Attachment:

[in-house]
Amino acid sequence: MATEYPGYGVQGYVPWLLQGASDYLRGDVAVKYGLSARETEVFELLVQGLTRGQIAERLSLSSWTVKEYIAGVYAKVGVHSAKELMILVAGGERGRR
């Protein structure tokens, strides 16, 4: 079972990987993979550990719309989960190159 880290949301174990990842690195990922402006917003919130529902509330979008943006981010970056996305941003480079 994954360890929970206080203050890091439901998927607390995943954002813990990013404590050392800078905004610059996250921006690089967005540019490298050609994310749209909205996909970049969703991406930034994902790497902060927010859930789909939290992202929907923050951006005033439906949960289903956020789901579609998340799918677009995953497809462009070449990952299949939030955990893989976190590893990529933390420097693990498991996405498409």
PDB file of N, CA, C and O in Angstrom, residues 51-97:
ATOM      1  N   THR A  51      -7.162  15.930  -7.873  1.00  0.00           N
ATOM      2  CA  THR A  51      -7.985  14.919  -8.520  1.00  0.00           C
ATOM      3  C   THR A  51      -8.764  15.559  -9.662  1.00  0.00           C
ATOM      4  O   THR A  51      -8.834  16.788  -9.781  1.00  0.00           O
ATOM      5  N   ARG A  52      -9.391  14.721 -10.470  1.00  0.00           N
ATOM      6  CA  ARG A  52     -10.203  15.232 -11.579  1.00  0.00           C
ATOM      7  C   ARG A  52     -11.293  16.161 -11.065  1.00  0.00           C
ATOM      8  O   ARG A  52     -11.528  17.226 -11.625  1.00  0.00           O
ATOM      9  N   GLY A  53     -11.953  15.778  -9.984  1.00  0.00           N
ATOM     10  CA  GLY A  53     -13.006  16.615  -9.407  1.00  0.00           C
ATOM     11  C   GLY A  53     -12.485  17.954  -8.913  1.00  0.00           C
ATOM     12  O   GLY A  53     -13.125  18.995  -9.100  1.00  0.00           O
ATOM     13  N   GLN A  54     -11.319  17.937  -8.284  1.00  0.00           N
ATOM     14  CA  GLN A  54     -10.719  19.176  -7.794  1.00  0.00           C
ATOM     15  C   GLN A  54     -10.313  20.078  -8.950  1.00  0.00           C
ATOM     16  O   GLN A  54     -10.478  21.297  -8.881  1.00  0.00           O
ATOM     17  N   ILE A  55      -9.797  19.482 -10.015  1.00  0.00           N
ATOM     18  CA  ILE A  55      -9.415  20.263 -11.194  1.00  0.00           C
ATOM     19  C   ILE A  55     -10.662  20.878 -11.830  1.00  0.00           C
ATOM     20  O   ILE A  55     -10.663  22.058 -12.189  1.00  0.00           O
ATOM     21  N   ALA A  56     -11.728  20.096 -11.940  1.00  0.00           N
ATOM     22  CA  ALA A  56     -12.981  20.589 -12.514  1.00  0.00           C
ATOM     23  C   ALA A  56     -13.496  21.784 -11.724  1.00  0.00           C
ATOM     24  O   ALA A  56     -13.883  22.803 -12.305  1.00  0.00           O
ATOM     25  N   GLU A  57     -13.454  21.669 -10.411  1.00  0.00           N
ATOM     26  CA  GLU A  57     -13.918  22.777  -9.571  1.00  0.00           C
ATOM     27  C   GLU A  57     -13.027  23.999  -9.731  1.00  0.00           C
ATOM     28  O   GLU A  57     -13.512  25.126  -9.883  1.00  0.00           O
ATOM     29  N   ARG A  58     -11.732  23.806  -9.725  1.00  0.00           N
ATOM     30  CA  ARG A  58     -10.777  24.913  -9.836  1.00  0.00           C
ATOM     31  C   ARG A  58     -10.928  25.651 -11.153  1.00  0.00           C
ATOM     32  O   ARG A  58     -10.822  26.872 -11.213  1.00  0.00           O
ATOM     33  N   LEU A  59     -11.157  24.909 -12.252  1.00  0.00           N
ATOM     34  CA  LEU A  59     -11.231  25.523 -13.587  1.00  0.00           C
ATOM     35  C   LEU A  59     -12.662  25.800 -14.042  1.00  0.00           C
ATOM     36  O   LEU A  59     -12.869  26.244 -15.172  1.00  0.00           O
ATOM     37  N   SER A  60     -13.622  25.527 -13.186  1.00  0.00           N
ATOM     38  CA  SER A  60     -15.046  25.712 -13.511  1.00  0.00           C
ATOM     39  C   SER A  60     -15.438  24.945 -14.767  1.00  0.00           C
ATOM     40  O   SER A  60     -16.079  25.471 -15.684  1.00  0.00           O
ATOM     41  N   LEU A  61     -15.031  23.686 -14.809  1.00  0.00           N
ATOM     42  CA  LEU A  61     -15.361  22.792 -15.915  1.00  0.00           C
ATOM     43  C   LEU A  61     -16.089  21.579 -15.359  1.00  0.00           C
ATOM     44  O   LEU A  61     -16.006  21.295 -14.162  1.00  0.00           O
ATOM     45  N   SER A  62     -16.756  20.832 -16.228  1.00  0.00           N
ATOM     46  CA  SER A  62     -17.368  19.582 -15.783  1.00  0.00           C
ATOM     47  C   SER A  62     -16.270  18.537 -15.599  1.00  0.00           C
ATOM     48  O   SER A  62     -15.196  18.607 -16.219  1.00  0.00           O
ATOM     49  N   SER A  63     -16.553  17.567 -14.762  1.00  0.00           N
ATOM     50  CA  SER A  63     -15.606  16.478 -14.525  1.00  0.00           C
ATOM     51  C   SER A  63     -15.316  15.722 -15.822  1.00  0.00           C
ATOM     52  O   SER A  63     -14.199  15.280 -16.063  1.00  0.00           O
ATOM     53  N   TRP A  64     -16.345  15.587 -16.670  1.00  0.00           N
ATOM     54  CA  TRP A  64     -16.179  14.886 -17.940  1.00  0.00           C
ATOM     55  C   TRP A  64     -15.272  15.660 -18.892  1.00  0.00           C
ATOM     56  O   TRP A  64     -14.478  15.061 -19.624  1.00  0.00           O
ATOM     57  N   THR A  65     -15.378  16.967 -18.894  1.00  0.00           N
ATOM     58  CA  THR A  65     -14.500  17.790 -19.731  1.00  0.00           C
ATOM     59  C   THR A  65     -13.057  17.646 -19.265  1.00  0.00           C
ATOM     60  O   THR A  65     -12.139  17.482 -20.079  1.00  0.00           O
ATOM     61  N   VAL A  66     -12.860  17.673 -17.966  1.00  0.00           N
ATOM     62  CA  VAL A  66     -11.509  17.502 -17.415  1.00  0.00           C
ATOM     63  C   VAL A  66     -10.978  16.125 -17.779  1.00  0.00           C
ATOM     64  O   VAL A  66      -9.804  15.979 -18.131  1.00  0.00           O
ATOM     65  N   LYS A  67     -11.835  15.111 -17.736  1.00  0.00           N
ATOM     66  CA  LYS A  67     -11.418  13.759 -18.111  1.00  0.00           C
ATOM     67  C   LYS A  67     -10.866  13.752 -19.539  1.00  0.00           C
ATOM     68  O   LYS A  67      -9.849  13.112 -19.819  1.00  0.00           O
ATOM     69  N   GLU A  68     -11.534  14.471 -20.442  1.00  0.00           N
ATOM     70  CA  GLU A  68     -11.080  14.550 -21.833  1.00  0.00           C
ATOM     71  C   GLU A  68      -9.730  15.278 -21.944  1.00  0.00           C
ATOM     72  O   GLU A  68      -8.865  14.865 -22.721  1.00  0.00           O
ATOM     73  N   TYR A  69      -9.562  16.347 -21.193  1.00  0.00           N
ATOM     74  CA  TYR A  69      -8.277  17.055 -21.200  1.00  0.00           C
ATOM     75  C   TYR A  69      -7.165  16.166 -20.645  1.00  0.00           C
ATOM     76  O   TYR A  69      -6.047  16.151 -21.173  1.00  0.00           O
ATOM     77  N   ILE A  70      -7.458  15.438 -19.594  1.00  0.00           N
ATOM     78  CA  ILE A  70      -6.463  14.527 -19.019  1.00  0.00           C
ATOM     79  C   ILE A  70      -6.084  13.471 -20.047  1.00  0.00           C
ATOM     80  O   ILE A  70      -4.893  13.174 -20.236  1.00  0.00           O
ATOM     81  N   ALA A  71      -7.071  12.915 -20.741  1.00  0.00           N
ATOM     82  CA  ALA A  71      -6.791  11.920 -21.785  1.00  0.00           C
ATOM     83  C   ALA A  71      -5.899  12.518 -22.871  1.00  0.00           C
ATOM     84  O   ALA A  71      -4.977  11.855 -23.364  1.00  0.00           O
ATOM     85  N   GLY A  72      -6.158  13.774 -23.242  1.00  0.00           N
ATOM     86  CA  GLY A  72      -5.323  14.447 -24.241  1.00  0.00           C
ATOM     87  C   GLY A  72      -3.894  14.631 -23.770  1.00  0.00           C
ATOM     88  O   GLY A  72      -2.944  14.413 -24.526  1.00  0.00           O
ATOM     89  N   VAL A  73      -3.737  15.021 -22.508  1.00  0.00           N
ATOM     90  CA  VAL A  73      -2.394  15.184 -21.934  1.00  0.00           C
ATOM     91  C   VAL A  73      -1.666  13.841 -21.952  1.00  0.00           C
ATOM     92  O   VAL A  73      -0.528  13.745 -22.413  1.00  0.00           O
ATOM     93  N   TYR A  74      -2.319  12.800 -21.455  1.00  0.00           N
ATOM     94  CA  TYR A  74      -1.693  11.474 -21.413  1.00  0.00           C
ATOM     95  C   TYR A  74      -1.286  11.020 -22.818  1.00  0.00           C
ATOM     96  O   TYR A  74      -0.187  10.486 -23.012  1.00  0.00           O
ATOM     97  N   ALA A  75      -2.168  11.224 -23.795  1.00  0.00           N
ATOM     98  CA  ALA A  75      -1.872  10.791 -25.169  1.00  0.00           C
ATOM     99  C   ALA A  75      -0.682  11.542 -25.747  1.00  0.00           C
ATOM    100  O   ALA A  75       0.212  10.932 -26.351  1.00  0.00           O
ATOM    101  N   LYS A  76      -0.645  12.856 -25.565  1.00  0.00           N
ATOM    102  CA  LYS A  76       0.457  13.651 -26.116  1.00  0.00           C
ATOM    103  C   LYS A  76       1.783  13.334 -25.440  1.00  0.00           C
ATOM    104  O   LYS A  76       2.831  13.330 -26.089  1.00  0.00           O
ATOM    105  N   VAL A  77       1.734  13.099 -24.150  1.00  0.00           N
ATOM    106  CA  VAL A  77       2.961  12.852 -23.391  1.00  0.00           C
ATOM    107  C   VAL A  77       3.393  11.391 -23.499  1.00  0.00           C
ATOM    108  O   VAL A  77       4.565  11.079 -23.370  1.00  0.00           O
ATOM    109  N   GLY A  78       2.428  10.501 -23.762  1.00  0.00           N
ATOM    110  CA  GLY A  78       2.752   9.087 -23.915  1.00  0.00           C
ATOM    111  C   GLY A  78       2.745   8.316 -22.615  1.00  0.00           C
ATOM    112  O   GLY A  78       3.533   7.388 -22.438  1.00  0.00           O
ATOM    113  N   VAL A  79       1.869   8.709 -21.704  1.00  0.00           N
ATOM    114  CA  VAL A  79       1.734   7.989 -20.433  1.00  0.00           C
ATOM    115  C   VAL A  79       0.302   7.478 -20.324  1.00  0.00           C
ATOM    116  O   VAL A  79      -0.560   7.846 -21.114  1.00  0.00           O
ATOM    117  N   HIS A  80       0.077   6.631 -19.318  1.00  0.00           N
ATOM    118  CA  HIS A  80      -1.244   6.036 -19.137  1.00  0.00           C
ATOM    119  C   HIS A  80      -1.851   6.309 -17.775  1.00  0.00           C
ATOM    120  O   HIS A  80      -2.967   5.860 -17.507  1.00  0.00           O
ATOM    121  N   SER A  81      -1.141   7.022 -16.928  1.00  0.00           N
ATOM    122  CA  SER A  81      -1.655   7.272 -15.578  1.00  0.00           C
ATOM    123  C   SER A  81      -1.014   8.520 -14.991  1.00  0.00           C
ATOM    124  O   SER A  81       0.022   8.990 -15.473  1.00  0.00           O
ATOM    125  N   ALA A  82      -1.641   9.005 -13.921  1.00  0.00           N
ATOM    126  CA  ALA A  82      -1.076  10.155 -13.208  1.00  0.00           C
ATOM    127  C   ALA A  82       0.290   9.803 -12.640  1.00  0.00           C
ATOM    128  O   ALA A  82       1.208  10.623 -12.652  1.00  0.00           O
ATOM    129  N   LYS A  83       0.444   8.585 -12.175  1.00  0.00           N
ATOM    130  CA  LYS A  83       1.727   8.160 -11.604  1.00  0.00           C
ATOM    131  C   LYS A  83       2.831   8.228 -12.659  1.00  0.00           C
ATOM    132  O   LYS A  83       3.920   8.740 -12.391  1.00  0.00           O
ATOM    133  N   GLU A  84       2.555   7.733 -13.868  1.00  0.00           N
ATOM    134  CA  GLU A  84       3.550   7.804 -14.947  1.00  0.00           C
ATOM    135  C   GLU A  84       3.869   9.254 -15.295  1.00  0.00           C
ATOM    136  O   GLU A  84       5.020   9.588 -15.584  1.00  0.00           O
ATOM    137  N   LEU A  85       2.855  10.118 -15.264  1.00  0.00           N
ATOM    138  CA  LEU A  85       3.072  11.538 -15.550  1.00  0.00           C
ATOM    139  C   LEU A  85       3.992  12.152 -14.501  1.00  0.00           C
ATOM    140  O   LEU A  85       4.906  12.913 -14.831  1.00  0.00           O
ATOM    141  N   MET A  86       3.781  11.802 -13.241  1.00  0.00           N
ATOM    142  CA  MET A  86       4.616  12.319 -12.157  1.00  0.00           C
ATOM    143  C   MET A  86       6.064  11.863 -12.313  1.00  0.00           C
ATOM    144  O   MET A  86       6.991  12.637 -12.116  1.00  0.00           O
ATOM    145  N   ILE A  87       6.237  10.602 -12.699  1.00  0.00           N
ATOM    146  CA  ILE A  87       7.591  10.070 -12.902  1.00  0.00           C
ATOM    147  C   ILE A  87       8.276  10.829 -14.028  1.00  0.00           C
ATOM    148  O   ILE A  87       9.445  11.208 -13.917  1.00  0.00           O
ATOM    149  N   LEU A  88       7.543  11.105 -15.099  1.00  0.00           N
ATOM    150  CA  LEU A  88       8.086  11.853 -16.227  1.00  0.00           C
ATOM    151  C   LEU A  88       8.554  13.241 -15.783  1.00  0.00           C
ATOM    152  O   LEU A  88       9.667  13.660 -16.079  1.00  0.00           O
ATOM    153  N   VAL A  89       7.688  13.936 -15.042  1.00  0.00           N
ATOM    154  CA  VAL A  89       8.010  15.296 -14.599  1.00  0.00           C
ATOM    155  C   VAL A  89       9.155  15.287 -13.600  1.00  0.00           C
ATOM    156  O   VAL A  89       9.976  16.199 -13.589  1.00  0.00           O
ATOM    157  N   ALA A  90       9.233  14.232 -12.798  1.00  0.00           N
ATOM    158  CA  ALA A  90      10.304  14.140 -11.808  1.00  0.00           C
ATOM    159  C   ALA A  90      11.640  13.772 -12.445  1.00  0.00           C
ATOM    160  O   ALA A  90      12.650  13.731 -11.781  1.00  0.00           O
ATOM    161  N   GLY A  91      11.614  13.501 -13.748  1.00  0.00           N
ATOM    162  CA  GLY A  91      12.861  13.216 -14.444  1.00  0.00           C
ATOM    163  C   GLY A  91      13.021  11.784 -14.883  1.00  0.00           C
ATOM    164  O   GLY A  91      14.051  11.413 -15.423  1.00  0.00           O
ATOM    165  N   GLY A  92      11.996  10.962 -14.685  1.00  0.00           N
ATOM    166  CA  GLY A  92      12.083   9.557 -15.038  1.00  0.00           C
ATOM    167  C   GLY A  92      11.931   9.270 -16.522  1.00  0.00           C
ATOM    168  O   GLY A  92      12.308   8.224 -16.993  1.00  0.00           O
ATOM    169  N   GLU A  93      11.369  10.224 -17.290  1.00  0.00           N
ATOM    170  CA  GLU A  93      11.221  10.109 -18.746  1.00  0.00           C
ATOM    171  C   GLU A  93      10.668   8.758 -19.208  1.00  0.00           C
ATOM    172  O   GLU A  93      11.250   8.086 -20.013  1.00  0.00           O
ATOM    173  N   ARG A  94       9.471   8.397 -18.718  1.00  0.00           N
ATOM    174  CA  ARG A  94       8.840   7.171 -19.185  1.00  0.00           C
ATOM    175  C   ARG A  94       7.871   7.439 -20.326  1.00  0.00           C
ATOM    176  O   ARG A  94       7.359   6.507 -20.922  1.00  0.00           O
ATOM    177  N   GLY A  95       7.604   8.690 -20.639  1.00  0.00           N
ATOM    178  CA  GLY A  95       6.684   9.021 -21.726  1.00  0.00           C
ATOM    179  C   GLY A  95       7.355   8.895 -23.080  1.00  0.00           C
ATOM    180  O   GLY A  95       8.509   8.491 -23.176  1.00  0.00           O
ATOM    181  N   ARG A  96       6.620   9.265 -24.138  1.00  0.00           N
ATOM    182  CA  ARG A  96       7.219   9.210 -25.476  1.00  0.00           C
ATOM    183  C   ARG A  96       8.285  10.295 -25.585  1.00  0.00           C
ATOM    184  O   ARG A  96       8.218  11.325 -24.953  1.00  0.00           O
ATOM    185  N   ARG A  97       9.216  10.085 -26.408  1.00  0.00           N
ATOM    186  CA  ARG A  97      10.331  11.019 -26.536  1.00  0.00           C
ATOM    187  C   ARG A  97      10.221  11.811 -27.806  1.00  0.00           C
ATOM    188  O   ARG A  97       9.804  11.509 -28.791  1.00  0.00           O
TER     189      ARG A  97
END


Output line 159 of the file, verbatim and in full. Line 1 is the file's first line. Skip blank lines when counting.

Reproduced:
ATOM    155  C   VAL A  89       9.155  15.287 -13.600  1.00  0.00           C